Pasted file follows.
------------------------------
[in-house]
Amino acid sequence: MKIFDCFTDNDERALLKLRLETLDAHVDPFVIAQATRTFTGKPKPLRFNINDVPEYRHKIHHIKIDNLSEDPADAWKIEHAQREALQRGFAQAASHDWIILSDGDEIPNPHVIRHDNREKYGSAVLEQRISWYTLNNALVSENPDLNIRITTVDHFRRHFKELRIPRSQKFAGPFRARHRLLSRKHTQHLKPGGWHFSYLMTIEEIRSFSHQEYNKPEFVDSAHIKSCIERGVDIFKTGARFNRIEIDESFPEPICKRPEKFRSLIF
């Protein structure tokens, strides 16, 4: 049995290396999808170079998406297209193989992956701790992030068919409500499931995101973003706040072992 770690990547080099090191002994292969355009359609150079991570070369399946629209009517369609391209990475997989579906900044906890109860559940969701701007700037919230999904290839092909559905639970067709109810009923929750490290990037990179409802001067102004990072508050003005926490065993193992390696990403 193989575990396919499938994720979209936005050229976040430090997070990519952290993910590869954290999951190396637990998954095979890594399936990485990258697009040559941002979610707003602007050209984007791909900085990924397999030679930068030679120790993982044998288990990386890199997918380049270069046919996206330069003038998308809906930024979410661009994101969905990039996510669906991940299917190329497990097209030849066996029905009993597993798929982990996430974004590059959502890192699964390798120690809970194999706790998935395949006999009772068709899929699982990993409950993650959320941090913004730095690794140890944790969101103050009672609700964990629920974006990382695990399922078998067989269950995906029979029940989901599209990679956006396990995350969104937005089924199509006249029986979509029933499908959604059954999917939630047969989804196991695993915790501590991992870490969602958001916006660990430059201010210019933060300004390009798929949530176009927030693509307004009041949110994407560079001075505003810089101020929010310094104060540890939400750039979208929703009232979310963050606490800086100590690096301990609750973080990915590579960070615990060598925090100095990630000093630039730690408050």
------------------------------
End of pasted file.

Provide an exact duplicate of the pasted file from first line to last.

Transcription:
[in-house]
Amino acid sequence: MKIFDCFTDNDERALLKLRLETLDAHVDPFVIAQATRTFTGKPKPLRFNINDVPEYRHKIHHIKIDNLSEDPADAWKIEHAQREALQRGFAQAASHDWIILSDGDEIPNPHVIRHDNREKYGSAVLEQRISWYTLNNALVSENPDLNIRITTVDHFRRHFKELRIPRSQKFAGPFRARHRLLSRKHTQHLKPGGWHFSYLMTIEEIRSFSHQEYNKPEFVDSAHIKSCIERGVDIFKTGARFNRIEIDESFPEPICKRPEKFRSLIF
């Protein structure tokens, strides 16, 4: 049995290396999808170079998406297209193989992956701790992030068919409500499931995101973003706040072992 770690990547080099090191002994292969355009359609150079991570070369399946629209009517369609391209990475997989579906900044906890109860559940969701701007700037919230999904290839092909559905639970067709109810009923929750490290990037990179409802001067102004990072508050003005926490065993193992390696990403 193989575990396919499938994720979209936005050229976040430090997070990519952290993910590869954290999951190396637990998954095979890594399936990485990258697009040559941002979610707003602007050209984007791909900085990924397999030679930068030679120790993982044998288990990386890199997918380049270069046919996206330069003038998308809906930024979410661009994101969905990039996510669906991940299917190329497990097209030849066996029905009993597993798929982990996430974004590059959502890192699964390798120690809970194999706790998935395949006999009772068709899929699982990993409950993650959320941090913004730095690794140890944790969101103050009672609700964990629920974006990382695990399922078998067989269950995906029979029940989901599209990679956006396990995350969104937005089924199509006249029986979509029933499908959604059954999917939630047969989804196991695993915790501590991992870490969602958001916006660990430059201010210019933060300004390009798929949530176009927030693509307004009041949110994407560079001075505003810089101020929010310094104060540890939400750039979208929703009232979310963050606490800086100590690096301990609750973080990915590579960070615990060598925090100095990630000093630039730690408050």